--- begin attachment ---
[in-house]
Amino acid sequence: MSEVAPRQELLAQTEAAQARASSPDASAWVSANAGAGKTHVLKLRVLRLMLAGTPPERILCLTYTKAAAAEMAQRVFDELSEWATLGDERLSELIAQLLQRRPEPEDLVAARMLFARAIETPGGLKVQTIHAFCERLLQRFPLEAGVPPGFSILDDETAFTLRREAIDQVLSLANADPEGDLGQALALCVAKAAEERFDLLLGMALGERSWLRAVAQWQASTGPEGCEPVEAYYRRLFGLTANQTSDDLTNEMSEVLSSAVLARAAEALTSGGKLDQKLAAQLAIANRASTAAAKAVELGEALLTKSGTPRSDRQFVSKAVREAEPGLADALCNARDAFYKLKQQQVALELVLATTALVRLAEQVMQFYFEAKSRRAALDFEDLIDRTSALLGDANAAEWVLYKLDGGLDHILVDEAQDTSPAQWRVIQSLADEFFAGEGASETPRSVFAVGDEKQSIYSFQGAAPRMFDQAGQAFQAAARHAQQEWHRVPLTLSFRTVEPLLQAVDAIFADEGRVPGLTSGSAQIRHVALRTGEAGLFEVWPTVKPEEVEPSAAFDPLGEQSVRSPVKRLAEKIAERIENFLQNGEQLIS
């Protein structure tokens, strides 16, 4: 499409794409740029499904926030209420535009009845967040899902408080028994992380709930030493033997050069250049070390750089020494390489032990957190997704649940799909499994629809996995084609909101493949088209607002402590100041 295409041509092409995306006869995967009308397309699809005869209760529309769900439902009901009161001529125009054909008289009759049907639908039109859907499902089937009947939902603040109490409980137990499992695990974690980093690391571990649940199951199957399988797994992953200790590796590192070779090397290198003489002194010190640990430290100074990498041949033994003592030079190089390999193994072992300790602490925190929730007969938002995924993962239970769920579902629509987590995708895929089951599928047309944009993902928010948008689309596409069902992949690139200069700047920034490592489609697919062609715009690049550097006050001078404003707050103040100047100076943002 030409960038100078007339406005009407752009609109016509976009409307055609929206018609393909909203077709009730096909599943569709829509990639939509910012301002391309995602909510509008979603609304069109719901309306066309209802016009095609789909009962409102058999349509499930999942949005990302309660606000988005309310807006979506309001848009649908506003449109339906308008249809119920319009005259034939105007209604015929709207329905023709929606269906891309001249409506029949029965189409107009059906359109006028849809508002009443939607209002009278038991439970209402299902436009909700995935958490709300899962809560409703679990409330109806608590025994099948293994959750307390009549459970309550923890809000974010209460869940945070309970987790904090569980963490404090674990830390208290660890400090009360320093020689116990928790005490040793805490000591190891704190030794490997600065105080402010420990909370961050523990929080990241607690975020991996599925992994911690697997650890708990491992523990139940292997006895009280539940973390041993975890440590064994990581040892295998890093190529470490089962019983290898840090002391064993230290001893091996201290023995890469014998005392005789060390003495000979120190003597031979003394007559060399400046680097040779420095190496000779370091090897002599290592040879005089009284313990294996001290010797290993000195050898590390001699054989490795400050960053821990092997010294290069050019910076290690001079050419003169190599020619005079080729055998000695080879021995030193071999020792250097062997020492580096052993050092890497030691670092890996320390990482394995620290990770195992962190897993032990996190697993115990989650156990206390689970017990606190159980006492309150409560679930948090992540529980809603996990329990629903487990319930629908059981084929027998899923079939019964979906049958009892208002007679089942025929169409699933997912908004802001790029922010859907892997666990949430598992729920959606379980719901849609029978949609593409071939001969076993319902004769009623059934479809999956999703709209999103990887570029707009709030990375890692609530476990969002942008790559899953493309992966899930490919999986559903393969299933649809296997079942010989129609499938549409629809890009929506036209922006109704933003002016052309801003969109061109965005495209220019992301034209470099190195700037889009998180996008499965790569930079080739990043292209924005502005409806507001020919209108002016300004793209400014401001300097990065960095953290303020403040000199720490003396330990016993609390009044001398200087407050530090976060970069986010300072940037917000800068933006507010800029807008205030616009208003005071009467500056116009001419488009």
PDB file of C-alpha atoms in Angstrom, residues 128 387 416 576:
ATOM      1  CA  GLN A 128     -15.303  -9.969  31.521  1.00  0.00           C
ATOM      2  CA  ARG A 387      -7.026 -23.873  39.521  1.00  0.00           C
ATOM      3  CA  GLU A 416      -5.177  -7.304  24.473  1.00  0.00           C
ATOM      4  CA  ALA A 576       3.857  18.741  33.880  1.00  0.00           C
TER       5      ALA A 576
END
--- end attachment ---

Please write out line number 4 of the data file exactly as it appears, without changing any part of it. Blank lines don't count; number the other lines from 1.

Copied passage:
PDB file of C-alpha atoms in Angstrom, residues 128 387 416 576: